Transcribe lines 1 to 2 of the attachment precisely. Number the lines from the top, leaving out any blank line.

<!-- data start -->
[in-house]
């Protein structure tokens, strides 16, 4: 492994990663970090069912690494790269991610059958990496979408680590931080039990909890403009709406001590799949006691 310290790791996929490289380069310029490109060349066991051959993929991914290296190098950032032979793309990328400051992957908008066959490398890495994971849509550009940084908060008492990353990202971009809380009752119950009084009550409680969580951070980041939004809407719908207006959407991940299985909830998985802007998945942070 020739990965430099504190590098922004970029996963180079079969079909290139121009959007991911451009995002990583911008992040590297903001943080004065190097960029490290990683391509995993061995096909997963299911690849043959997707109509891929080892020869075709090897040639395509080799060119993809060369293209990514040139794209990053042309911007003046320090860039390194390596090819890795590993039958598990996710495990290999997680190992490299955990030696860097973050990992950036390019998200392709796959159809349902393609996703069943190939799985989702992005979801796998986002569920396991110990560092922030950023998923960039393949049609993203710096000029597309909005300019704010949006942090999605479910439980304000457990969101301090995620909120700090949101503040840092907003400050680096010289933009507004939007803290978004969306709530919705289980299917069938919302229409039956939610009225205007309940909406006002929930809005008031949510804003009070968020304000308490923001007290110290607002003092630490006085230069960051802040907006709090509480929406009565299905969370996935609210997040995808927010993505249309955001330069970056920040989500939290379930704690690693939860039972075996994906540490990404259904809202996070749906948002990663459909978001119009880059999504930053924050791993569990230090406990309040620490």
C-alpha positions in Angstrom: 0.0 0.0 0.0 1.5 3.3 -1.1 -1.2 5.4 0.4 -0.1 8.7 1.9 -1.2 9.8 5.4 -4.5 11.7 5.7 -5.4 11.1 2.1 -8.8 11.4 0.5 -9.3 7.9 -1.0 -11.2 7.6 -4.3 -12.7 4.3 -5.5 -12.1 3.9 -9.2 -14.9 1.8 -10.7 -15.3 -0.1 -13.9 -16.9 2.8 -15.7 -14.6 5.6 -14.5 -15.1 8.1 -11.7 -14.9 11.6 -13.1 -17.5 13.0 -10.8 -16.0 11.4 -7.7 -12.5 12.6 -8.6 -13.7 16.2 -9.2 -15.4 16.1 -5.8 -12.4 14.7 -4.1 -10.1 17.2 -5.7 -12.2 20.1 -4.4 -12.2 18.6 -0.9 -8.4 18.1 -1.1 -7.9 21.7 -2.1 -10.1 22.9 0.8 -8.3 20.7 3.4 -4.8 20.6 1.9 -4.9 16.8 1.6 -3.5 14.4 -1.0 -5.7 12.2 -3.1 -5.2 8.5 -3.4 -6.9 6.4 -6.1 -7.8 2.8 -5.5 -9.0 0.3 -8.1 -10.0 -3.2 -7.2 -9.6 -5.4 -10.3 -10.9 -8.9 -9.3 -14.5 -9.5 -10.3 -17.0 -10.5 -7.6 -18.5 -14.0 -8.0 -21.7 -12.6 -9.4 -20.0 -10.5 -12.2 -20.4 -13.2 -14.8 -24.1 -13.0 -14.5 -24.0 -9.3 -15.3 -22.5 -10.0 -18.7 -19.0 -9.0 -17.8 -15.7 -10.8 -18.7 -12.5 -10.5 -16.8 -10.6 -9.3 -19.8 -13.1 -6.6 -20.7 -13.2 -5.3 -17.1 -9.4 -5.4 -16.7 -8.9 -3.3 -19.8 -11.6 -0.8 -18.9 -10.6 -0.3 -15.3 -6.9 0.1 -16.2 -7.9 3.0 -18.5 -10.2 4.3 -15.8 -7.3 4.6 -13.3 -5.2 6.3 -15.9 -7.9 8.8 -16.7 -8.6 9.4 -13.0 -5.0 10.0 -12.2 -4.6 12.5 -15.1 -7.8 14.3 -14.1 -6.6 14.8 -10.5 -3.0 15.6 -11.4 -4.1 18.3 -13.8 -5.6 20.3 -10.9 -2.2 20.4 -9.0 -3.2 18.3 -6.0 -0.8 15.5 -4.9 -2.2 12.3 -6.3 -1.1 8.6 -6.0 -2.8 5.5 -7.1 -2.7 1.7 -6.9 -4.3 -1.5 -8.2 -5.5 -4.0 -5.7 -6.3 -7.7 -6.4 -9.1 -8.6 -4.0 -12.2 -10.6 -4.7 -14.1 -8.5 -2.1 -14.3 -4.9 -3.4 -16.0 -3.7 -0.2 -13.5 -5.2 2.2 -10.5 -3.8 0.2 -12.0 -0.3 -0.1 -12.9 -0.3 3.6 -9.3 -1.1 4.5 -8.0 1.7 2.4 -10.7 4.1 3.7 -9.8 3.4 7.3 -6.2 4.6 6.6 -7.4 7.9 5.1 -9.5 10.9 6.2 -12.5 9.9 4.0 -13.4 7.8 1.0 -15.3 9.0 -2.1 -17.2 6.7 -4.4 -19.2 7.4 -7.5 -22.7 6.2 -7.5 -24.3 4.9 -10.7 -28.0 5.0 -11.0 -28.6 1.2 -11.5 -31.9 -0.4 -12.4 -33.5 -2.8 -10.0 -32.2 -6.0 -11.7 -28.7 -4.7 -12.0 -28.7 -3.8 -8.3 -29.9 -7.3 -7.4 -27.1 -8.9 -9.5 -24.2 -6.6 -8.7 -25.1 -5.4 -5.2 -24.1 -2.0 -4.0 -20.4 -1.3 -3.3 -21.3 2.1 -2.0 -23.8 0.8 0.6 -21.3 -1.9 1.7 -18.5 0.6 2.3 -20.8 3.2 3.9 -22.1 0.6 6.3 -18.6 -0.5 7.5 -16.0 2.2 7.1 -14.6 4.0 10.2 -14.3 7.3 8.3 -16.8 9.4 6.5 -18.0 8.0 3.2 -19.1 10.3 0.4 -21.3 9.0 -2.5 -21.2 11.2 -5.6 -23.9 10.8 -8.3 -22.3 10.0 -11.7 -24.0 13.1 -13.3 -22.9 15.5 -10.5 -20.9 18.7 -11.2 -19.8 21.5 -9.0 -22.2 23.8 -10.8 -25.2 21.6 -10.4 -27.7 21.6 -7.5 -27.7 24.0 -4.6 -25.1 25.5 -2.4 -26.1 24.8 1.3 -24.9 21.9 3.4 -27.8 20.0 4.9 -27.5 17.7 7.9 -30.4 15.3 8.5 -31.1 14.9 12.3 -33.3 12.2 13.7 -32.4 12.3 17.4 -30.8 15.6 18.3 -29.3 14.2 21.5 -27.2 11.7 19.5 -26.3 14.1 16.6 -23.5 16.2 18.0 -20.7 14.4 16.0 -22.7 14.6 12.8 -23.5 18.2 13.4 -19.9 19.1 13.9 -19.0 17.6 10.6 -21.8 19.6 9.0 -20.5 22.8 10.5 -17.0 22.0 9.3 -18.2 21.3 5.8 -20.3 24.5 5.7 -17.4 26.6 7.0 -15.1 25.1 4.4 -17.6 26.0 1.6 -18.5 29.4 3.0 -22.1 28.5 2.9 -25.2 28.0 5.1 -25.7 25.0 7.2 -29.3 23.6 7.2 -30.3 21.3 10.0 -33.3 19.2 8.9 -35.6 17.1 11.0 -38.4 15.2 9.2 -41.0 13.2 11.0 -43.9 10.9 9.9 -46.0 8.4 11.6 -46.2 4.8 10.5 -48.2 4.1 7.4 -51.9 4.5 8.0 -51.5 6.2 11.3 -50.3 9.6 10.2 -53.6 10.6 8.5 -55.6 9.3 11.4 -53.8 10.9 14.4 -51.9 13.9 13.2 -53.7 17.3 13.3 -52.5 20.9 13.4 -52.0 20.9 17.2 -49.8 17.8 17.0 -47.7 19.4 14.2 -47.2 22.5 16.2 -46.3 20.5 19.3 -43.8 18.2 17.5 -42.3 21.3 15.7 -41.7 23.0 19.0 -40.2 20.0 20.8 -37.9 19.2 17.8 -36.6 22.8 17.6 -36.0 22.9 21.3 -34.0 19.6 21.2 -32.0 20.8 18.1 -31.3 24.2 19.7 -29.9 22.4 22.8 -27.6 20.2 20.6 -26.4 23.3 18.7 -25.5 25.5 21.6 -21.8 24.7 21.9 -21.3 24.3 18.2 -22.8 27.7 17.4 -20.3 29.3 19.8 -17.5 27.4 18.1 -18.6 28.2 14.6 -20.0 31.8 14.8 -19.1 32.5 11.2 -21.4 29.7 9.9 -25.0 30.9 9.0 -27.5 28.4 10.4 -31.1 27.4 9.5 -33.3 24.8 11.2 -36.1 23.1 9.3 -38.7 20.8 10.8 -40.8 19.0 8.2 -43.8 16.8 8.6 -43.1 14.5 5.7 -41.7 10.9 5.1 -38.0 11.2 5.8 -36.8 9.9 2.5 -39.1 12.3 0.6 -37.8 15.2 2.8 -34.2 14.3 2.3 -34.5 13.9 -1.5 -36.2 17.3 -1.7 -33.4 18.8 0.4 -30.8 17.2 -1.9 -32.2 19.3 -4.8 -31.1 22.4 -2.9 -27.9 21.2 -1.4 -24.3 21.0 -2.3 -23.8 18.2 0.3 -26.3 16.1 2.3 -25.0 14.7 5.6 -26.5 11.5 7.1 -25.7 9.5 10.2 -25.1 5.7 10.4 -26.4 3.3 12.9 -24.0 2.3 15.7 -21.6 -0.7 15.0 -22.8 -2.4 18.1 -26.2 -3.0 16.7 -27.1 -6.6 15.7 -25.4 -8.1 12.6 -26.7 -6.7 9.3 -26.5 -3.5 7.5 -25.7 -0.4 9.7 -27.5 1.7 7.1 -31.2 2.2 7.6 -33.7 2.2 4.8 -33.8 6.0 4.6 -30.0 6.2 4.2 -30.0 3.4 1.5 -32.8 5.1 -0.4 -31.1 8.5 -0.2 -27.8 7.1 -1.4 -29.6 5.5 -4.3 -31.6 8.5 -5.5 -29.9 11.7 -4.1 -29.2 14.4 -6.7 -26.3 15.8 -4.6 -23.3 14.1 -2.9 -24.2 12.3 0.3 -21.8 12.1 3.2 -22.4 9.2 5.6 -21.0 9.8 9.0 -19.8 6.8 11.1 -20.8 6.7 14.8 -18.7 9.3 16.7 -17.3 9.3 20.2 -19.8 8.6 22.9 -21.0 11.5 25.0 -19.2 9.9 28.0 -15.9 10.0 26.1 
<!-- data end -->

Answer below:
[in-house]
């Protein structure tokens, strides 16, 4: 492994990663970090069912690494790269991610059958990496979408680590931080039990909890403009709406001590799949006691 310290790791996929490289380069310029490109060349066991051959993929991914290296190098950032032979793309990328400051992957908008066959490398890495994971849509550009940084908060008492990353990202971009809380009752119950009084009550409680969580951070980041939004809407719908207006959407991940299985909830998985802007998945942070 020739990965430099504190590098922004970029996963180079079969079909290139121009959007991911451009995002990583911008992040590297903001943080004065190097960029490290990683391509995993061995096909997963299911690849043959997707109509891929080892020869075709090897040639395509080799060119993809060369293209990514040139794209990053042309911007003046320090860039390194390596090819890795590993039958598990996710495990290999997680190992490299955990030696860097973050990992950036390019998200392709796959159809349902393609996703069943190939799985989702992005979801796998986002569920396991110990560092922030950023998923960039393949049609993203710096000029597309909005300019704010949006942090999605479910439980304000457990969101301090995620909120700090949101503040840092907003400050680096010289933009507004939007803290978004969306709530919705289980299917069938919302229409039956939610009225205007309940909406006002929930809005008031949510804003009070968020304000308490923001007290110290607002003092630490006085230069960051802040907006709090509480929406009565299905969370996935609210997040995808927010993505249309955001330069970056920040989500939290379930704690690693939860039972075996994906540490990404259904809202996070749906948002990663459909978001119009880059999504930053924050791993569990230090406990309040620490």